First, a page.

Today in 1536, four men went on trial and were to come out on the short end of the stick, for sure. Henry Norris, William Brererton, Francis Weston, and Mark Smeaton were all found guilty of having their trousers around their ankles in the company of Queen Anne Boleyn.
Their trial was at Westminister Hall; Anne and her brother George, however, would be tried by their peers in a separate event because of their social standing. So although the siblings had to endure humiliating charges against them, at least there was more dignity in the setting than for the other four men.
And what of the sentence? Norris, Brereton, Weston, and Smeaton were meant to be part of a veritable circus of horrors before they actually died. They would individually be dragged by a horse-drawn cart to a scaffold where they’d be hanged…almost. The executioner would take them down just before the rope actually killed them, only to chop off their naughty bits and then hack them into quarters. Such drama!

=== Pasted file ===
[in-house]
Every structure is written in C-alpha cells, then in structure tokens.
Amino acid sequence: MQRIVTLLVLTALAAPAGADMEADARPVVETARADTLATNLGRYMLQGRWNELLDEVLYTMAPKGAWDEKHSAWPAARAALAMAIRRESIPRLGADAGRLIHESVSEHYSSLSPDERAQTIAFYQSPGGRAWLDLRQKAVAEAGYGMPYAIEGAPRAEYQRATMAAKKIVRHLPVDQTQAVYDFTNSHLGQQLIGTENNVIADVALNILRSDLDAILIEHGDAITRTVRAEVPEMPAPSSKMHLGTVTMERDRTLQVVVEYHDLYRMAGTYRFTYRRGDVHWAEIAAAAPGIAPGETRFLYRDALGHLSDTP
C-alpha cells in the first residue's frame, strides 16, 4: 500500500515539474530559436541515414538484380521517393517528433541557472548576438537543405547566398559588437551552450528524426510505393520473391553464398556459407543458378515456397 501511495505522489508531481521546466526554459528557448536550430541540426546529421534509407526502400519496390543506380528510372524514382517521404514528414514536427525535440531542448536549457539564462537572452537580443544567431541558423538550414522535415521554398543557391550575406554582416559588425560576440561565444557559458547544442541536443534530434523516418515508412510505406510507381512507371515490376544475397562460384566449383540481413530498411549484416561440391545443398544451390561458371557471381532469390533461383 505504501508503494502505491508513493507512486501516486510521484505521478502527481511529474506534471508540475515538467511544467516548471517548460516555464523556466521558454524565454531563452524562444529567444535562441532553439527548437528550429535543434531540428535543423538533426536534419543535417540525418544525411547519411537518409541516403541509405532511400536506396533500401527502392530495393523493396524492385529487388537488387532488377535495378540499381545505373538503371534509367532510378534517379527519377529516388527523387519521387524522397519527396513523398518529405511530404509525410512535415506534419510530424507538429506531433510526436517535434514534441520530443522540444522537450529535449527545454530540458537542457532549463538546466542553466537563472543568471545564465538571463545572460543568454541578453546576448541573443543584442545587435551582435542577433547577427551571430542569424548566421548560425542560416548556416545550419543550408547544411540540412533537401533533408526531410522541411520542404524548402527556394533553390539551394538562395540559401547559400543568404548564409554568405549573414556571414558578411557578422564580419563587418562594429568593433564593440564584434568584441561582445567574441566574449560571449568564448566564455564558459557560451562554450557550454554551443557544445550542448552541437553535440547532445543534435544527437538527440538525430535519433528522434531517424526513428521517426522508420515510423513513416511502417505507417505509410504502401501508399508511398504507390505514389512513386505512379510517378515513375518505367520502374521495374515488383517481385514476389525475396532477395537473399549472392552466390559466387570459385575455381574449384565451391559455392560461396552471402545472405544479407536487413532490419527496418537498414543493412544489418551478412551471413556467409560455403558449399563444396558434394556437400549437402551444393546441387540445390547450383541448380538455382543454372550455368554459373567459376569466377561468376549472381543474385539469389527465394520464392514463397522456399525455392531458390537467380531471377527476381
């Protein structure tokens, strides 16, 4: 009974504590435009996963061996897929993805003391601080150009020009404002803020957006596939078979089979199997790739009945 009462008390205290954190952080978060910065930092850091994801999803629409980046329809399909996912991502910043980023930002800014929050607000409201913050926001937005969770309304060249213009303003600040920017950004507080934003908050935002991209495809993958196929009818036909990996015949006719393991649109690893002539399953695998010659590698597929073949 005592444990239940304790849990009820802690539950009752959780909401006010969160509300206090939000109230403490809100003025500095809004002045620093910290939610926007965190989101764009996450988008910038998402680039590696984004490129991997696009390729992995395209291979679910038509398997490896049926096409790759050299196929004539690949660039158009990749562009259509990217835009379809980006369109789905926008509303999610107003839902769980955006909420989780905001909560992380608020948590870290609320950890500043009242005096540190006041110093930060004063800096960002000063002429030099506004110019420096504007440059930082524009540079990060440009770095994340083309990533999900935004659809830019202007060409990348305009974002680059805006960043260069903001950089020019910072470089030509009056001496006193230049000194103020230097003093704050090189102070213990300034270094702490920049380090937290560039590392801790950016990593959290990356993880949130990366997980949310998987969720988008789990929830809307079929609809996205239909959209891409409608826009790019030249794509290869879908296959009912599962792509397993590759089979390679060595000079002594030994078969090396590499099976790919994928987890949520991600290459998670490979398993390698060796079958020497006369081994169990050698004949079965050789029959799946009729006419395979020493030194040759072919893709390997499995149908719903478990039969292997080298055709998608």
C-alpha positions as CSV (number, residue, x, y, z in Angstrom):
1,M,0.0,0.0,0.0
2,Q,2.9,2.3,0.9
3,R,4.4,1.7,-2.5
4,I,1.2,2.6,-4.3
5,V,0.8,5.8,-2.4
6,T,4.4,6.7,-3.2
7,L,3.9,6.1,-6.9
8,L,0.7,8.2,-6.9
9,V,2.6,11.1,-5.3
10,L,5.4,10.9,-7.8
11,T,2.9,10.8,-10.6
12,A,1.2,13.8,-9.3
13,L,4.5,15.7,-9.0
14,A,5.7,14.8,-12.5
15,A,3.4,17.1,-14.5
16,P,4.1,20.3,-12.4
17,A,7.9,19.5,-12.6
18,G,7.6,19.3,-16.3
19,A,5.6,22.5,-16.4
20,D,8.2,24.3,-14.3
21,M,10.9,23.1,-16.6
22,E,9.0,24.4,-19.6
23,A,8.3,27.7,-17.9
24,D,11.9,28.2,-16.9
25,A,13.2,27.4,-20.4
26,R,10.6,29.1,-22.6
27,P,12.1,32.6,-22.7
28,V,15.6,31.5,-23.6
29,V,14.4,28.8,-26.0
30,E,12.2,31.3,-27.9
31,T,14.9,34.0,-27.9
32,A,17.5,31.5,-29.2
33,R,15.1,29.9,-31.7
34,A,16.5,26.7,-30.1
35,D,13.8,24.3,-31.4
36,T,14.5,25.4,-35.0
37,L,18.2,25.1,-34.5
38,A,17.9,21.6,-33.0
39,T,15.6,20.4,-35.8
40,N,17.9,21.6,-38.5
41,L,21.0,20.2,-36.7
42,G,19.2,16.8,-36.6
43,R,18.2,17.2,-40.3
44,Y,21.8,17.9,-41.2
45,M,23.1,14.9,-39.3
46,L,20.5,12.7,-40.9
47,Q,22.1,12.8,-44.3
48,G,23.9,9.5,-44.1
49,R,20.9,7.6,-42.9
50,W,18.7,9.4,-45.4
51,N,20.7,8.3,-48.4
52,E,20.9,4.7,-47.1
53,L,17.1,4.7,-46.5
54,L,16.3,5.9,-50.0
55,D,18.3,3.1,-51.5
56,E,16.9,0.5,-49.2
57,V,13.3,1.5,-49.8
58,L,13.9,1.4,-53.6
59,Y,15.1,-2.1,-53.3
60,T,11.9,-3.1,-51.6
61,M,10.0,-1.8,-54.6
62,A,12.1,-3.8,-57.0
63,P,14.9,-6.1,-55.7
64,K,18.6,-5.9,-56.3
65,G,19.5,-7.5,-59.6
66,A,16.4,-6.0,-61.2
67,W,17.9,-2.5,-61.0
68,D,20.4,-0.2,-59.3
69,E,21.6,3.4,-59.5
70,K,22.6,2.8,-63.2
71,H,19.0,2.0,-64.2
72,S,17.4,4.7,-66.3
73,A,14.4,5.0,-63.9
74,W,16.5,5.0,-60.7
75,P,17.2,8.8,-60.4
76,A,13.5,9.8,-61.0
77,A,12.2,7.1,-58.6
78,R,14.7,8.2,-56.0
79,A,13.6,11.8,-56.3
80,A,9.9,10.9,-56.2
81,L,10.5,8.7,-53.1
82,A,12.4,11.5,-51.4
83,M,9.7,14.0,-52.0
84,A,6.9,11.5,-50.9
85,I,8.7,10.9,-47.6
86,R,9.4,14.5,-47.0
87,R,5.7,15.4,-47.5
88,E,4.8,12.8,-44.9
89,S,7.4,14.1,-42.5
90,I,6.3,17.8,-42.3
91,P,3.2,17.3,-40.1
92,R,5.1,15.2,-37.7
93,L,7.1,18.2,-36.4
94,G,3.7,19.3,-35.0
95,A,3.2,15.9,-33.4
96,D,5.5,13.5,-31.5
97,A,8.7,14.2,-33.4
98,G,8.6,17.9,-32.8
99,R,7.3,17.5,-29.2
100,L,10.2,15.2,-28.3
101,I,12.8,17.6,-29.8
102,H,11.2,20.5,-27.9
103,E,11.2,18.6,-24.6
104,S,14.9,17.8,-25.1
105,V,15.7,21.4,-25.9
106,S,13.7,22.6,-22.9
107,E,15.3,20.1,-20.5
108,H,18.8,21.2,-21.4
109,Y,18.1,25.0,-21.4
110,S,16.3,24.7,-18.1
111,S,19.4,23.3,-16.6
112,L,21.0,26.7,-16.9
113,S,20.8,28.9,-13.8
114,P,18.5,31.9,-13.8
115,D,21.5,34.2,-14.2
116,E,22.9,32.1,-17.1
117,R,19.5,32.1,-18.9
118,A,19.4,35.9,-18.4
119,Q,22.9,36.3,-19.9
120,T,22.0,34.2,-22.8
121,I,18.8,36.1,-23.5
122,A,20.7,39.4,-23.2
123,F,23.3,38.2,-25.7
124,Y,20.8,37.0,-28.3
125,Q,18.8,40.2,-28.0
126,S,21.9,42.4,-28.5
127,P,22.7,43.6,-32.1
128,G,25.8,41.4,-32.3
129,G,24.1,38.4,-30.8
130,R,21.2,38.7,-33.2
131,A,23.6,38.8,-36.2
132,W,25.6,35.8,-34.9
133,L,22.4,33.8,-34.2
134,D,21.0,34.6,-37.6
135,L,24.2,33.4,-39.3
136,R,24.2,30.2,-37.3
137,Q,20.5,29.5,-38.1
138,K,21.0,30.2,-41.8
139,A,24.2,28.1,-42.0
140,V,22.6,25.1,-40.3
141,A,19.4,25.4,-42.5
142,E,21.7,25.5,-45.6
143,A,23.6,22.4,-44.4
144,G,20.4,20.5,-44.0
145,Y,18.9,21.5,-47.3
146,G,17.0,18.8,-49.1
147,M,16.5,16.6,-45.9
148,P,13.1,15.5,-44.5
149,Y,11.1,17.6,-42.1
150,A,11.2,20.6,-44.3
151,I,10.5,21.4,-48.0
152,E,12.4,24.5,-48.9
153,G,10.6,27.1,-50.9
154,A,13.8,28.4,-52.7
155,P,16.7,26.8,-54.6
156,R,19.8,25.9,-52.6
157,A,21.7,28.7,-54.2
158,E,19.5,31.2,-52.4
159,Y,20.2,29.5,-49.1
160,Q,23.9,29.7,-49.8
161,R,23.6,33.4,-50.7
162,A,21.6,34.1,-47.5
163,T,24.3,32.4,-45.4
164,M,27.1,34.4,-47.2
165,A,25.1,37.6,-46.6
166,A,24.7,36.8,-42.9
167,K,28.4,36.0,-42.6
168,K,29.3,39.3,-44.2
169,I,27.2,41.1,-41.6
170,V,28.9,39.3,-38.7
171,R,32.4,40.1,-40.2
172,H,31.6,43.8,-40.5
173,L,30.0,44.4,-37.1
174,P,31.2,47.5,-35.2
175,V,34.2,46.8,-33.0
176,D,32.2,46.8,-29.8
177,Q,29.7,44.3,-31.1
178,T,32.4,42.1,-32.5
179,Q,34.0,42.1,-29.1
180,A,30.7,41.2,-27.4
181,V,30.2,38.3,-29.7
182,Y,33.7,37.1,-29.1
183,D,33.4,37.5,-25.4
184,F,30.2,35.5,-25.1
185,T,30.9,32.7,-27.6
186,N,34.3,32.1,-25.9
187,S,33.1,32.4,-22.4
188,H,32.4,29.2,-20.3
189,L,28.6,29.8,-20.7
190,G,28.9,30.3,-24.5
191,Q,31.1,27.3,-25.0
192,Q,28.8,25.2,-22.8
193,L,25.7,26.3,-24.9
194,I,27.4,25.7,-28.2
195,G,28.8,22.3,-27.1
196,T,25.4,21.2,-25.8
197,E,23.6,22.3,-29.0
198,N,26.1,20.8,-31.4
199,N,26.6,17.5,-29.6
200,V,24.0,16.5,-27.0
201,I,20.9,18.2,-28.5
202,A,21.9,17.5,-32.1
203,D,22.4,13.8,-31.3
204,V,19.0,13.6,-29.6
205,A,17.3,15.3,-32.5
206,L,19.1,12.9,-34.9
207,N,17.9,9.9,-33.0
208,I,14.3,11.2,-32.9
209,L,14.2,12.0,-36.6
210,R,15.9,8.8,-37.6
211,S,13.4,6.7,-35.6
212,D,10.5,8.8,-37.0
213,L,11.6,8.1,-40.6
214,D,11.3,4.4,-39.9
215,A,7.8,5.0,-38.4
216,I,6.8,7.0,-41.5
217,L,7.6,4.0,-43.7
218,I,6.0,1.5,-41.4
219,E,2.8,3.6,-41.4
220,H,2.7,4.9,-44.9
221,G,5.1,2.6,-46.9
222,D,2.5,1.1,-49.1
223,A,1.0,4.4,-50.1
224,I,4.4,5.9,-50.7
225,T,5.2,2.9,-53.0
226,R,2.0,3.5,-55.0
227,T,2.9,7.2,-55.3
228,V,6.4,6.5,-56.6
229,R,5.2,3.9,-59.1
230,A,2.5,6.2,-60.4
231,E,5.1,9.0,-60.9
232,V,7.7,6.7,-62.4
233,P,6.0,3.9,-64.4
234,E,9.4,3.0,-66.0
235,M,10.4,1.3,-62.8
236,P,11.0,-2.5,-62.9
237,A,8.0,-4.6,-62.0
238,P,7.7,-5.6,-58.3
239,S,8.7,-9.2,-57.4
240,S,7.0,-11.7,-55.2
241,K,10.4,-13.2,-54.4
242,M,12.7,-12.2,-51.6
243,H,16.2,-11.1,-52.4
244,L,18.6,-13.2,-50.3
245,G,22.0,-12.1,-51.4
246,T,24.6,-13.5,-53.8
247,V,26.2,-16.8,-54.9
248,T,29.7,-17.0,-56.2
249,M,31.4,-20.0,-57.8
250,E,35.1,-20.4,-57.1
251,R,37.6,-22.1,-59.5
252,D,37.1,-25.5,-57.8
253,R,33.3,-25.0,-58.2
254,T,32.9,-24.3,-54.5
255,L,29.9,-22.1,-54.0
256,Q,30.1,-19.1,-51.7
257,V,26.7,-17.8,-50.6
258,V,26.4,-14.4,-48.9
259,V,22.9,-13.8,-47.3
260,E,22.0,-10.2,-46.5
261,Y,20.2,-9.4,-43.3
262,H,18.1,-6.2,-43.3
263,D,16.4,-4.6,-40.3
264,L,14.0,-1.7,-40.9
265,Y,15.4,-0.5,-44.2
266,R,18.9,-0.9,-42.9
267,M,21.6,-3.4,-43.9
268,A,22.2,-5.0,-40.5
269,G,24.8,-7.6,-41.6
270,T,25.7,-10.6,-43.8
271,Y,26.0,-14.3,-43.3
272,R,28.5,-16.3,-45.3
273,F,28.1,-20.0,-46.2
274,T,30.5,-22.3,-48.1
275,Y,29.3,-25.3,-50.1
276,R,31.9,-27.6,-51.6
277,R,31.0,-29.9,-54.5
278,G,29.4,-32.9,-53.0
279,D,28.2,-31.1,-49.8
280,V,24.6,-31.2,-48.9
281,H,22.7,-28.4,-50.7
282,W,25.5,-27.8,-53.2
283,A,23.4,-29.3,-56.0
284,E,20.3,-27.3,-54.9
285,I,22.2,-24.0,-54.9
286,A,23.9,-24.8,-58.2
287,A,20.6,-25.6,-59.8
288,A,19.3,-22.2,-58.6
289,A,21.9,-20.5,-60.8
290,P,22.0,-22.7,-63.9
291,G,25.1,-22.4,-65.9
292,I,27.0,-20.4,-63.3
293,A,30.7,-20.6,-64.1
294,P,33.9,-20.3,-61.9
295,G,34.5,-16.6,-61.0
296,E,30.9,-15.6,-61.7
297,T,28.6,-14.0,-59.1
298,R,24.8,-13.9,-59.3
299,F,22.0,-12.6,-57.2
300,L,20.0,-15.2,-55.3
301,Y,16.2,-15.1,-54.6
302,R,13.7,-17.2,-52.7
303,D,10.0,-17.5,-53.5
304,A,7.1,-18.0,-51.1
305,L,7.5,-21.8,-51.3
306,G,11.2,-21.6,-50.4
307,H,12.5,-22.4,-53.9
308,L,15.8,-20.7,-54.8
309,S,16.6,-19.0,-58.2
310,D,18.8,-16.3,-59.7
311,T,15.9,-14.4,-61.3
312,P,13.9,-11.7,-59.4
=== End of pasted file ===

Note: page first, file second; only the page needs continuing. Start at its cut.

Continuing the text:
Fortunately (?), Henry VIII commuted all their sentences to just beheading. Whew! Aristocratic Anne and George were of course given the privilege of beheading as well. And not one of those Tower Hill executions in front of the riff raff, but a private execution on Tower Green. Prestige has its rewards, no?
Not only would Anne enjoy the dignity of a beheading, she would be beheaded by The Best: a master swordsman sent from France. Merci!